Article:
For the past several days, people have been showing up at this Austin Energy Customer Center asking why they got calls about being late paying their bill.
In several cases, Site Manager Euince Ransburg tells them they don't owe anything but they have been scammed.
"... Very heartbreaking. But to be honest with you there is nothing we can do at the point especially if they made the purchase," Ransburg said.
Residents are being told their power will be cut off if they don't immediately pay up using a money card or bank transfer.
"It's been around $300 to $400 basically," Ransburg said.
Caller ID indicates the person on the line is calling from an official city number, according to those who fall for the trick. It's called masking and caller ID spoofing where a call appears to come from a different phone number put in by the caller.
Detectives with APD are trying to expose the scammers and while they try to pull the plug on them. There are ways to tell what's real thing and what isn't.
"Austin Energy will never ask you to buy a money card will never ask you to make a wire transfer and will never ask for a credit card or money card information over the phone," Austin Energy Spokesperson Carlos Cordova said.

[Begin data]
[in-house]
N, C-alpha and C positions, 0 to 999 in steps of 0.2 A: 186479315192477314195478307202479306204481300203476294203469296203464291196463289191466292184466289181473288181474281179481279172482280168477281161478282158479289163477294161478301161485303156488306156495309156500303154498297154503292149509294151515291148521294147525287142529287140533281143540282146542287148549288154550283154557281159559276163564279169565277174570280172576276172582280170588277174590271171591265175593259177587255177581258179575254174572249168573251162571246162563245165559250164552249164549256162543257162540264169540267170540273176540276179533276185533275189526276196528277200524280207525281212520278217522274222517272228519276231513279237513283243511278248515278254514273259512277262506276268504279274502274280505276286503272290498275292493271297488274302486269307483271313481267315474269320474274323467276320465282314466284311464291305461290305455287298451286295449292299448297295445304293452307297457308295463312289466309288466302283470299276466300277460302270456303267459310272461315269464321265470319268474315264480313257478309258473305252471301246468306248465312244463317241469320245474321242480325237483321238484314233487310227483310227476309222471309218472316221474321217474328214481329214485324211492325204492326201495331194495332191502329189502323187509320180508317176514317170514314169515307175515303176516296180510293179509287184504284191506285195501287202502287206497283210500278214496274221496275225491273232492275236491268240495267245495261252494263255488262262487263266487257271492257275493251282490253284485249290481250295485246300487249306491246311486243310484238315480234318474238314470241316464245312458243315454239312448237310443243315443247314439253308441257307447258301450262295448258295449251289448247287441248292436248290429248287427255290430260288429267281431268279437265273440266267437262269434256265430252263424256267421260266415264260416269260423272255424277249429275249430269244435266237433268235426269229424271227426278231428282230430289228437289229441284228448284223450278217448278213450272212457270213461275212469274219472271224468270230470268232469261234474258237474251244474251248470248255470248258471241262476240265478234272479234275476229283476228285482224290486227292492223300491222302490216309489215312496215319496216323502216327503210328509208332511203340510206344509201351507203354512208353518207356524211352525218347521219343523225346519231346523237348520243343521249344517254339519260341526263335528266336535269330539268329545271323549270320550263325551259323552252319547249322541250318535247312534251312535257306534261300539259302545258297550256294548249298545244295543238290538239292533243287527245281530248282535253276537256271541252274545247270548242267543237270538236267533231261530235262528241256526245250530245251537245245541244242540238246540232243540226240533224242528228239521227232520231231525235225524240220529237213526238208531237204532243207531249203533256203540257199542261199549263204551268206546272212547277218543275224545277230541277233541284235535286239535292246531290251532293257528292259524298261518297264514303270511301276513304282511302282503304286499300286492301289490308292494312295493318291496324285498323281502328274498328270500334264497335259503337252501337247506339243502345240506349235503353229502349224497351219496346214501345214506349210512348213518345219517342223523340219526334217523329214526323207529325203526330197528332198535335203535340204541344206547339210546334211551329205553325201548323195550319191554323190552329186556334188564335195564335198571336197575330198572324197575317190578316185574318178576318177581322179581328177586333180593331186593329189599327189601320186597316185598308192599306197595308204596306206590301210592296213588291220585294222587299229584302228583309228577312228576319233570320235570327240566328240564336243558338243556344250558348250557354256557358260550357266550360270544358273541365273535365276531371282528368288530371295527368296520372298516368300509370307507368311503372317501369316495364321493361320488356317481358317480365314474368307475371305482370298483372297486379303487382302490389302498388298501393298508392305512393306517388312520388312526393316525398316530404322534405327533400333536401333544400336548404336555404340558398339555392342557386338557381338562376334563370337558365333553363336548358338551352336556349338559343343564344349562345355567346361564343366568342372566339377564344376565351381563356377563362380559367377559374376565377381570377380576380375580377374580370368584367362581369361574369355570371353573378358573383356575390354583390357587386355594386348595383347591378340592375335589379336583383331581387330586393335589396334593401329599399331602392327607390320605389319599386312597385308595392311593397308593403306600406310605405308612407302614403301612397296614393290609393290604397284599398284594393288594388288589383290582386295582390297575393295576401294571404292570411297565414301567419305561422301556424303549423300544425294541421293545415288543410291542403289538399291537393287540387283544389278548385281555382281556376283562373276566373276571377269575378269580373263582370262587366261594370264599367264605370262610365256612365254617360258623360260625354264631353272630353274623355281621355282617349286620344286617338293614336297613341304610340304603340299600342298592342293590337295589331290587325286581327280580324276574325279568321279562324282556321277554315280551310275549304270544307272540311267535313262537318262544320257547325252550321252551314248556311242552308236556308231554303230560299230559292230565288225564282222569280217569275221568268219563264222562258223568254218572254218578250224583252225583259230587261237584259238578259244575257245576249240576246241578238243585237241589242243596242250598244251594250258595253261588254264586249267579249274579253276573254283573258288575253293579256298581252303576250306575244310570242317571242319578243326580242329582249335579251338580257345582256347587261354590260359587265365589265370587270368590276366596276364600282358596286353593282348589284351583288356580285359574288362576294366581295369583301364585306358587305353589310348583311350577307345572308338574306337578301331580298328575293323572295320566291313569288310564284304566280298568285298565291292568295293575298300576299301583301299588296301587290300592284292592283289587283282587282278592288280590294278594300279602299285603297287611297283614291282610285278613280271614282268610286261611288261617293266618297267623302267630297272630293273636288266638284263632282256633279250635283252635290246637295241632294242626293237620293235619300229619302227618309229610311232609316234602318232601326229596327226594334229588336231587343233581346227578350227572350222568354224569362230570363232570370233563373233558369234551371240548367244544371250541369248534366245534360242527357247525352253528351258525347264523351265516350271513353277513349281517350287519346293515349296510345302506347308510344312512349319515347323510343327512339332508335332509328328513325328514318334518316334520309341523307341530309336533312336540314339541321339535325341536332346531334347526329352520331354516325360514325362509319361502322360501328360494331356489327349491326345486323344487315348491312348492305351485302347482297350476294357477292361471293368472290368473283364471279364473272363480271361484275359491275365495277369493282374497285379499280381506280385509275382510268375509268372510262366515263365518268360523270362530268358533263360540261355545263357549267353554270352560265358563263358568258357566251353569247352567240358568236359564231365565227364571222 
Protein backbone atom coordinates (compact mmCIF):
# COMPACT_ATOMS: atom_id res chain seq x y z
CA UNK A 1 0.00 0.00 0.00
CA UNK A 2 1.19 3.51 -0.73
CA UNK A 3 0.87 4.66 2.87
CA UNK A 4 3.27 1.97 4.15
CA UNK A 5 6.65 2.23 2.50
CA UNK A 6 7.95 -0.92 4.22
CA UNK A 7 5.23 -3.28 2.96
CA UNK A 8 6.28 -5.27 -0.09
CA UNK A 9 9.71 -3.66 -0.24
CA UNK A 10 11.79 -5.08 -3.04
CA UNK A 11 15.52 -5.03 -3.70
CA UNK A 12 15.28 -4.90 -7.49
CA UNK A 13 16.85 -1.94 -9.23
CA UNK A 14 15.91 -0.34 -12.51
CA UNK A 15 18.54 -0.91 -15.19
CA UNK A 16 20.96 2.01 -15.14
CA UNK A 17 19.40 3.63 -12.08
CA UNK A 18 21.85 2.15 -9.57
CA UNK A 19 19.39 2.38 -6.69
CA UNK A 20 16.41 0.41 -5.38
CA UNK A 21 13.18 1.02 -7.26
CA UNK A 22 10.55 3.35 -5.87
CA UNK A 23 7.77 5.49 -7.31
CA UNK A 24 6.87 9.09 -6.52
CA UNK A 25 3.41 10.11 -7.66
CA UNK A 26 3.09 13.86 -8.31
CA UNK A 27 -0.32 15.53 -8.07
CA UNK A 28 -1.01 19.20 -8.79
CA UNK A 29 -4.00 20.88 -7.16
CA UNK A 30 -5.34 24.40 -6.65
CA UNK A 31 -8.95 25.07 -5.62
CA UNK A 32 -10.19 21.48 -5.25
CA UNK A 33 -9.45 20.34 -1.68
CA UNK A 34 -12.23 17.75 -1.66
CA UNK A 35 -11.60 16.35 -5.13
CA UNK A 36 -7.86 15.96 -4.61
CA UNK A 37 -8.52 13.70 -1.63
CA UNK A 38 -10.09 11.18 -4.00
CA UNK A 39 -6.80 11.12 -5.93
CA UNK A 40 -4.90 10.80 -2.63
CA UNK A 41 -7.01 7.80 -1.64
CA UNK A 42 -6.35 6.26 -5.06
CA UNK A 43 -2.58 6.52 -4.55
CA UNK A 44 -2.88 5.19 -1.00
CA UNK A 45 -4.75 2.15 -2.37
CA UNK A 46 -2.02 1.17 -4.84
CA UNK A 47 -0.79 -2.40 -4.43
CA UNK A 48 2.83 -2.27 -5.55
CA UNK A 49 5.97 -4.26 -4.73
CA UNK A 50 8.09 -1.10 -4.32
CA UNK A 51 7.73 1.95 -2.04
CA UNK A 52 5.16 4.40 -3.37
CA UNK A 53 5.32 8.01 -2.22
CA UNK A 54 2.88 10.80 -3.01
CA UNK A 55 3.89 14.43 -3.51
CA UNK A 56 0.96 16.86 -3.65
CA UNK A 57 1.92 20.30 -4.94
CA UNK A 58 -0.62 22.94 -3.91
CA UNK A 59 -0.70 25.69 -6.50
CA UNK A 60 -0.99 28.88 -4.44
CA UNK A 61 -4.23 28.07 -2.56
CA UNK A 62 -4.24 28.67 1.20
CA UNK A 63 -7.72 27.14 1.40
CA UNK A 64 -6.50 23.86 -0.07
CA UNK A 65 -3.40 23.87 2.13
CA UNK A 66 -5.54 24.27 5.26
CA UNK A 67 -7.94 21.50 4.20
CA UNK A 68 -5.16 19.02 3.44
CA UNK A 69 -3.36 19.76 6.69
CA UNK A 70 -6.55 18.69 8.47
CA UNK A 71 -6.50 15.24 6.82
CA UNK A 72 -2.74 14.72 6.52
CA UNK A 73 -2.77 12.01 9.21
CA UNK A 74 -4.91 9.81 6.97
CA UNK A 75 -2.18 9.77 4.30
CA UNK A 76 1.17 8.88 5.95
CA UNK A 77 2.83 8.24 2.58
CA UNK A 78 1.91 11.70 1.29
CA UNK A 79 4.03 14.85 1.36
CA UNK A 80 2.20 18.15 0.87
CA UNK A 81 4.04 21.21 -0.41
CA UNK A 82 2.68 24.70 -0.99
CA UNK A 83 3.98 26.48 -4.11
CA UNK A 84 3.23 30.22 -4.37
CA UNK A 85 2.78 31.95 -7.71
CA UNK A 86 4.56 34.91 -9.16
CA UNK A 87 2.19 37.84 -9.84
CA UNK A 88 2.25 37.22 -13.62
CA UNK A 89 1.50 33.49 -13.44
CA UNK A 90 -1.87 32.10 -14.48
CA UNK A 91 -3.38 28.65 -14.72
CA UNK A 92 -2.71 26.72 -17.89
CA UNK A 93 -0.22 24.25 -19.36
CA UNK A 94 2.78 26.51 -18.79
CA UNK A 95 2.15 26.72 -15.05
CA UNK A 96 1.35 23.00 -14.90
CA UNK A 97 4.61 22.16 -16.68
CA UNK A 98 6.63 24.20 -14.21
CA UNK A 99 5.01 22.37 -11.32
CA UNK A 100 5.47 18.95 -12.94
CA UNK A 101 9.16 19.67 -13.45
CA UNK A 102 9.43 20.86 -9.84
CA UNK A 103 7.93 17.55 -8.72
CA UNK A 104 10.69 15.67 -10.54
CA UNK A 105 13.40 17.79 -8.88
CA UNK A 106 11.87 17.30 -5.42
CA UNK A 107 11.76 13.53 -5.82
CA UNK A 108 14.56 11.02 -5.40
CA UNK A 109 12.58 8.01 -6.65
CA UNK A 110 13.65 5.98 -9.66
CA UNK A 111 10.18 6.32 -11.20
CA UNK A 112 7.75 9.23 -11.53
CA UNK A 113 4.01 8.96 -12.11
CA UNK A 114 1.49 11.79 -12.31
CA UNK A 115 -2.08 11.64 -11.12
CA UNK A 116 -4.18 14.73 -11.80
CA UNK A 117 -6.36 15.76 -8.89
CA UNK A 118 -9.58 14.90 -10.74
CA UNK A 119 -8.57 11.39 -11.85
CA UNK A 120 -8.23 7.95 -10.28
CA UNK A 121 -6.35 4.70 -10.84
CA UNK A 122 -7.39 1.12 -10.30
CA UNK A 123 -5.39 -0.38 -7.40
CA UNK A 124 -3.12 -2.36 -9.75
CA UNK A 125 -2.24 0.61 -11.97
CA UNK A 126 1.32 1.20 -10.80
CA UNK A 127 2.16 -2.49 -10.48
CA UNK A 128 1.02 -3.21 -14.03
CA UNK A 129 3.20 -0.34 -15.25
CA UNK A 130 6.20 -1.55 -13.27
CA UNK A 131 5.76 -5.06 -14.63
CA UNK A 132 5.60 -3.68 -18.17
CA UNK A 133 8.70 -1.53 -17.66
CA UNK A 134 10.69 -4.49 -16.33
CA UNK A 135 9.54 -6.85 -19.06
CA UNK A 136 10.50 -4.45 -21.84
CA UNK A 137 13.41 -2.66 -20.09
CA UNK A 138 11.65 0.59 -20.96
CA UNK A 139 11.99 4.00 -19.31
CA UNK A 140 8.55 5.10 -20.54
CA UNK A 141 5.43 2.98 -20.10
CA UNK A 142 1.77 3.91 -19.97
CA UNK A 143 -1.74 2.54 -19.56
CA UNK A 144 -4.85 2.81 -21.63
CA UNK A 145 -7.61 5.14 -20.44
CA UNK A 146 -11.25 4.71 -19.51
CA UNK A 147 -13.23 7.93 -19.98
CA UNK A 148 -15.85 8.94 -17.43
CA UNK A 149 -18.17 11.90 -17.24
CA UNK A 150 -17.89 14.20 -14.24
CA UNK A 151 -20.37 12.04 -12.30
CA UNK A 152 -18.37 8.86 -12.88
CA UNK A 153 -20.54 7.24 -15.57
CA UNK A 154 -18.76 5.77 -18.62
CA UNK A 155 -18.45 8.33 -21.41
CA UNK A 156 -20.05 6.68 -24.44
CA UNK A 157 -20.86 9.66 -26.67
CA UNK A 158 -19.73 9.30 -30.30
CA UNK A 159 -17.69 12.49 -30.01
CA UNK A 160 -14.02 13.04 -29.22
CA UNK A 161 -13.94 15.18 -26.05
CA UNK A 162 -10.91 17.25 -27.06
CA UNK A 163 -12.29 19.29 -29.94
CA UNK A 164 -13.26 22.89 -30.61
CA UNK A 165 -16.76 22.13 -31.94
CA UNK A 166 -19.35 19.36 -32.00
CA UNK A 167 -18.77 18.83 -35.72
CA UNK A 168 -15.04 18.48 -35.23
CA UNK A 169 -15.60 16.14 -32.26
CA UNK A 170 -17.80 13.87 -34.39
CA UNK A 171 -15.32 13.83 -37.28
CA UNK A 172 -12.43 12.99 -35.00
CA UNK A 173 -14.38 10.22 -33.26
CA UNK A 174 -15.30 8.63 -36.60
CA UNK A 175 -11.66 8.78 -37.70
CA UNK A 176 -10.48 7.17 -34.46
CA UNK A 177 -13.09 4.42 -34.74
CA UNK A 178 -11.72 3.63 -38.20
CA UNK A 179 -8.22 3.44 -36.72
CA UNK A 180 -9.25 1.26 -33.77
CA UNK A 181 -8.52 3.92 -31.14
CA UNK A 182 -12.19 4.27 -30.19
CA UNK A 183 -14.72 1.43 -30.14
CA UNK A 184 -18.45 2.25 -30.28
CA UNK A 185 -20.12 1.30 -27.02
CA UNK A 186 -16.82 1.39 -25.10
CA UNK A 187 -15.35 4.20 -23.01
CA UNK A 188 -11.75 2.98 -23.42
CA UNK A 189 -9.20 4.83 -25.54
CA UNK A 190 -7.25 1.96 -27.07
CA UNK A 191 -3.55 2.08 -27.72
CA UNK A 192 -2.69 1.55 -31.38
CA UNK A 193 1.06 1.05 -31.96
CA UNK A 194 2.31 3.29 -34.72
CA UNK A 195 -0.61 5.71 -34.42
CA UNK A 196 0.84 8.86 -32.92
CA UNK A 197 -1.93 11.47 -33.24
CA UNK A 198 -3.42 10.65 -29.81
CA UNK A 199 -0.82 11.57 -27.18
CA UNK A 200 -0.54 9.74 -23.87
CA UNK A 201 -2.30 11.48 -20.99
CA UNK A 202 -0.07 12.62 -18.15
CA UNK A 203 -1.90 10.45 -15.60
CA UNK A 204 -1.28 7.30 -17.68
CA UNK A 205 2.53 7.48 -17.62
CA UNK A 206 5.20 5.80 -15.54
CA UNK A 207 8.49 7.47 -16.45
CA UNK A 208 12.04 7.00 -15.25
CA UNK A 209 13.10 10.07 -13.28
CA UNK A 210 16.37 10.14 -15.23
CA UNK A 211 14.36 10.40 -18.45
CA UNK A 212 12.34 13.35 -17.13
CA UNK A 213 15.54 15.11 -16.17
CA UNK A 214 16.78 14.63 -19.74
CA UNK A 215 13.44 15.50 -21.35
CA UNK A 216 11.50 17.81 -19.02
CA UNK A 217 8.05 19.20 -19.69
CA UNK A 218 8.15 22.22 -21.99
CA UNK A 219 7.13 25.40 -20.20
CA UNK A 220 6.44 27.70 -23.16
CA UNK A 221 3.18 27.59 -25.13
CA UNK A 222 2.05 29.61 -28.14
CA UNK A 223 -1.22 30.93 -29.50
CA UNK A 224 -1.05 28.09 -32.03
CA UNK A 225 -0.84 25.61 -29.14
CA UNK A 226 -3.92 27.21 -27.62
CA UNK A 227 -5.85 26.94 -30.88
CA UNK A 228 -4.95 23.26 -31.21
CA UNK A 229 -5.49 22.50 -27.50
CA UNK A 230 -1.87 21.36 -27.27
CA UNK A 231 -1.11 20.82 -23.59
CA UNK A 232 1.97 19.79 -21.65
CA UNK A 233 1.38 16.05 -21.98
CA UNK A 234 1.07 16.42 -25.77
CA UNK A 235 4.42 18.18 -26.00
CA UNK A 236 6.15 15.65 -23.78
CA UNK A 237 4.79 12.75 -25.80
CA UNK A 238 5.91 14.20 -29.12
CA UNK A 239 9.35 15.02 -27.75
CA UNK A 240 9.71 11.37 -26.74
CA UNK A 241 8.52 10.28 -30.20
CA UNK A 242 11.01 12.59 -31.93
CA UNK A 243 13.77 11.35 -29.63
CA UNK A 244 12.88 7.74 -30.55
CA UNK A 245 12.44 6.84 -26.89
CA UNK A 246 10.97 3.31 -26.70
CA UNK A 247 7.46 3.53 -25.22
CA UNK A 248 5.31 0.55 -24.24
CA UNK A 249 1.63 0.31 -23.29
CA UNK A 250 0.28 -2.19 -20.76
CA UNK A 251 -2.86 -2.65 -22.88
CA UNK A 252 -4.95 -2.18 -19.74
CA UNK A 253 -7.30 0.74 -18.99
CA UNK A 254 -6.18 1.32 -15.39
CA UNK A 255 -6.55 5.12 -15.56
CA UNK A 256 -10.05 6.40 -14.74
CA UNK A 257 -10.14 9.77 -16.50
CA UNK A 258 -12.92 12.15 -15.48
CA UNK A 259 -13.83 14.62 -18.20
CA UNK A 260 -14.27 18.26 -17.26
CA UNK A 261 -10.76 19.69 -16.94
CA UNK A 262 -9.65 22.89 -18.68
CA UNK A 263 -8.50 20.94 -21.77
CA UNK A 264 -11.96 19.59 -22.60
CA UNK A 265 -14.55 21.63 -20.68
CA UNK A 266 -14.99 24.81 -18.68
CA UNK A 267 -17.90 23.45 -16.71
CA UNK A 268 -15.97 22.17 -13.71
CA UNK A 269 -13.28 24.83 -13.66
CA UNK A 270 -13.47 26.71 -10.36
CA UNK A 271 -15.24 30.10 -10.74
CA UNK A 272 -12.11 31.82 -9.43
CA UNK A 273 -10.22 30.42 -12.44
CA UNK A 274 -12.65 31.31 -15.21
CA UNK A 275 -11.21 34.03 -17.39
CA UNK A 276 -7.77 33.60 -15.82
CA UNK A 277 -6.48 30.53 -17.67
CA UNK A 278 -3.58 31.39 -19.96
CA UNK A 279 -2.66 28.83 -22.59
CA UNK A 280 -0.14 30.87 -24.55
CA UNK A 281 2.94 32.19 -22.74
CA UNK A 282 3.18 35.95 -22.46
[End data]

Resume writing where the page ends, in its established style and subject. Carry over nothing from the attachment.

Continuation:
Austin Energy has two walk-in centers. This one located on Research Blvd. and another at the Rosewood-Zaragosa Center on the east side of town.
Utility payments can also be made at most Austin H.E.B. stores. Ace Cash Express, Money Box Fiesta Mart and Randalls.
"One of the ways the victims are falling for this as well is that now the callers are familiar with utility terms such as talking about metes and talking about if you want to speak to my supervisor that's common in a lot of call centers, so they gain the confidence of the victim in that way," Cordova said.
If someone calls suggesting another option--hang up.
Austin Energy does have an on-line credit card payment method, but in setting that up, customer service representatives will not ask for your card number.